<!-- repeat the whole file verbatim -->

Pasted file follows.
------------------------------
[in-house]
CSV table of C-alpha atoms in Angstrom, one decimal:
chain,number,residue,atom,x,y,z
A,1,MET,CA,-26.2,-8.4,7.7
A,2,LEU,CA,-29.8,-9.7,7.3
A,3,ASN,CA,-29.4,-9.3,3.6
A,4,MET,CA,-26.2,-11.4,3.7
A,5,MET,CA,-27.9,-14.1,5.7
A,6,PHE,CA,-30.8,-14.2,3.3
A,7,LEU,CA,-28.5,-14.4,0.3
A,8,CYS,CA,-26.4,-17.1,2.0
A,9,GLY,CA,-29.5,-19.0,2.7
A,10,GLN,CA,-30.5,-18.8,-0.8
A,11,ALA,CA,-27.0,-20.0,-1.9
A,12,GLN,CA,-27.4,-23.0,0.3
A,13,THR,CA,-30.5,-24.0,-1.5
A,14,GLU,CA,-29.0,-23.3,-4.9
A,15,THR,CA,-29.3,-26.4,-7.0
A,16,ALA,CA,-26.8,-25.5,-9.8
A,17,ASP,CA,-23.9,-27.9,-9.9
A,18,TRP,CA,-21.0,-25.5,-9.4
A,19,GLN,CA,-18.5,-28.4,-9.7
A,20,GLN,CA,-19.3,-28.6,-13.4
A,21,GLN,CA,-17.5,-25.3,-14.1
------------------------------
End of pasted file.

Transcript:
[in-house]
CSV table of C-alpha atoms in Angstrom, one decimal:
chain,number,residue,atom,x,y,z
A,1,MET,CA,-26.2,-8.4,7.7
A,2,LEU,CA,-29.8,-9.7,7.3
A,3,ASN,CA,-29.4,-9.3,3.6
A,4,MET,CA,-26.2,-11.4,3.7
A,5,MET,CA,-27.9,-14.1,5.7
A,6,PHE,CA,-30.8,-14.2,3.3
A,7,LEU,CA,-28.5,-14.4,0.3
A,8,CYS,CA,-26.4,-17.1,2.0
A,9,GLY,CA,-29.5,-19.0,2.7
A,10,GLN,CA,-30.5,-18.8,-0.8
A,11,ALA,CA,-27.0,-20.0,-1.9
A,12,GLN,CA,-27.4,-23.0,0.3
A,13,THR,CA,-30.5,-24.0,-1.5
A,14,GLU,CA,-29.0,-23.3,-4.9
A,15,THR,CA,-29.3,-26.4,-7.0
A,16,ALA,CA,-26.8,-25.5,-9.8
A,17,ASP,CA,-23.9,-27.9,-9.9
A,18,TRP,CA,-21.0,-25.5,-9.4
A,19,GLN,CA,-18.5,-28.4,-9.7
A,20,GLN,CA,-19.3,-28.6,-13.4
A,21,GLN,CA,-17.5,-25.3,-14.1